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Thread: Observation on focal length and portrait drawing

  1. #11
    Tin Can's Avatar
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    Re: Observation on focal length and portrait drawing

    Nor is depth of object necessarily obvious with the single 'eye' lens.
    sin eater

  2. #12

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    Re: Observation on focal length and portrait drawing

    Quote Originally Posted by Corran View Post
    Sorry, but you are incorrect. Perspective is the relationship between objects in the frame as seen on a 2D-plane, and these relationships inherently depend on their relative distances from the camera position. Wide-angle "distortion" is an element of perspective, but not the entirety.


    Do some reading:

    https://expertphotography.com/perspe...n-photography/
    Apologies, but it seems inherent to your topic.

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  5. #15
    Corran's Avatar
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    Re: Observation on focal length and portrait drawing

    Are you going to read your own source Bob?
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    All comments and thoughtful critique welcome

  6. #16

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    Re: Observation on focal length and portrait drawing

    Quote Originally Posted by Corran View Post
    Are you going to read your own source Bob?
    Did Bryan. Sorry, after more then 60 years in photography, you are wrong. Photographic perspective changes only with angle.
    That is what they taught us in school and it hasnít changed since then.

  7. #17
    Corran's Avatar
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    Re: Observation on focal length and portrait drawing

    Well that's simply incorrect, regardless of when or where you "learned" it. From your article, defining perspective:

    Our point of view. Or placement of the film/sensor plane in relation to the subject
    Then one can get into the distance from camera to subject(s) and background, as well as angles yes, but angle is NOT the only defining trait of perspective and is tied to camera (film/sensor) position.

    Here, you can watch this demonstration showing changes in perspective relative to lens choice, which entails moving the camera away from the foreground subject as longer lenses are used, affecting the foreground and background perspective:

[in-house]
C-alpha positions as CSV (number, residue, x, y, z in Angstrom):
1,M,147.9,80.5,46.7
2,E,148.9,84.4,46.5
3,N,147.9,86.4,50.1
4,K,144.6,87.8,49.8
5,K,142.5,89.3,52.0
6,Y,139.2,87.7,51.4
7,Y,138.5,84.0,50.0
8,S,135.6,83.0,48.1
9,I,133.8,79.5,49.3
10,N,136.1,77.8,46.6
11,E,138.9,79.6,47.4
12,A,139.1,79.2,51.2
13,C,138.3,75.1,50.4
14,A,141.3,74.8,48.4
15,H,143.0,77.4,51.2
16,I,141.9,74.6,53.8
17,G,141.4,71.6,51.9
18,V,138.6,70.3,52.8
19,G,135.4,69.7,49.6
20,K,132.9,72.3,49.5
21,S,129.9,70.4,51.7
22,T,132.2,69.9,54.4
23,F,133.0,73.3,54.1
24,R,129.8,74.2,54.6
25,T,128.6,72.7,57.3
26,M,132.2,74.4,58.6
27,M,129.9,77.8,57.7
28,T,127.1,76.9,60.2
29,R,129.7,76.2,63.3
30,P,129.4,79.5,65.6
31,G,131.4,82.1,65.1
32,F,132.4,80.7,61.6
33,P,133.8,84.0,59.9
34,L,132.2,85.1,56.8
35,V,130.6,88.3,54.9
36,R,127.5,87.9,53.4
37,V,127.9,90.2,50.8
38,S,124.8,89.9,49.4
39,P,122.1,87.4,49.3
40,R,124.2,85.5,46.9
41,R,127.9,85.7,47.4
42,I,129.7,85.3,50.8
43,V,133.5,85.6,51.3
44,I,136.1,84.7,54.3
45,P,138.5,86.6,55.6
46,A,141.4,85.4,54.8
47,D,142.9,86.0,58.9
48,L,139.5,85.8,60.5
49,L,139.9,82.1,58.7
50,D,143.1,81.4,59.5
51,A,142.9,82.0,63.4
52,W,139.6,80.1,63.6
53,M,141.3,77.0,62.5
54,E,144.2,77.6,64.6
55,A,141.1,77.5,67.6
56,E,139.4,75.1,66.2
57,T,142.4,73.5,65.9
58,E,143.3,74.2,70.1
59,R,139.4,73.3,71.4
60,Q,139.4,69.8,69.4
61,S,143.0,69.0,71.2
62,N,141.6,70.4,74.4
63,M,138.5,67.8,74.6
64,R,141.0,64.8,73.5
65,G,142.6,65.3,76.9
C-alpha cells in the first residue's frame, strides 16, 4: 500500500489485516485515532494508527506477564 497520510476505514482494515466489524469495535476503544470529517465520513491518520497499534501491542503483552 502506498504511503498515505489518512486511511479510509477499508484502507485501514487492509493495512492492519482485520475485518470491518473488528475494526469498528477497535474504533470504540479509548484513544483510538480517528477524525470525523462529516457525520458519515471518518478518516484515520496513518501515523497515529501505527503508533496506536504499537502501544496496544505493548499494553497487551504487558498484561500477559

https://youtu.be/DGujsKb2e10?t=429

    7:09 if the timestamp doesn't work.

    These relationships, when rendering a 3D scene into a 2D image, is what is defined most commonly as perspective. Read the B&H article for a much better explanation than I can make here in a few words.
    Bryan | Blog | YouTube | Instagram
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  8. #18
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    Re: Observation on focal length and portrait drawing

    One option slightly longer focal lengths (distance) allow is more options to light the subject.

    What you have observed about shapes of subject appearing to change at different distances can be applied to lightning. Mortensen's basic lighting is done with a light in front of the lens. A light closer to the subject will "model" (rending the illusion of volume with shading) different than one at the camera in the same way you have observed that it looks different as you move the camera closer or further. Having the light closer will produce more shadow on the edge of a face that a light further than the lens. Lighting a head-and-shoulders or closeup is relatively easy. I have great respect for people who can light a whole body or more due to the bigger angles of lighting involved.

    https://www.flickr.com/photos/13759696@N02/22395160312/
    and with a 2nd light as well.
    https://www.flickr.com/photos/13759696@N02/22395160312/

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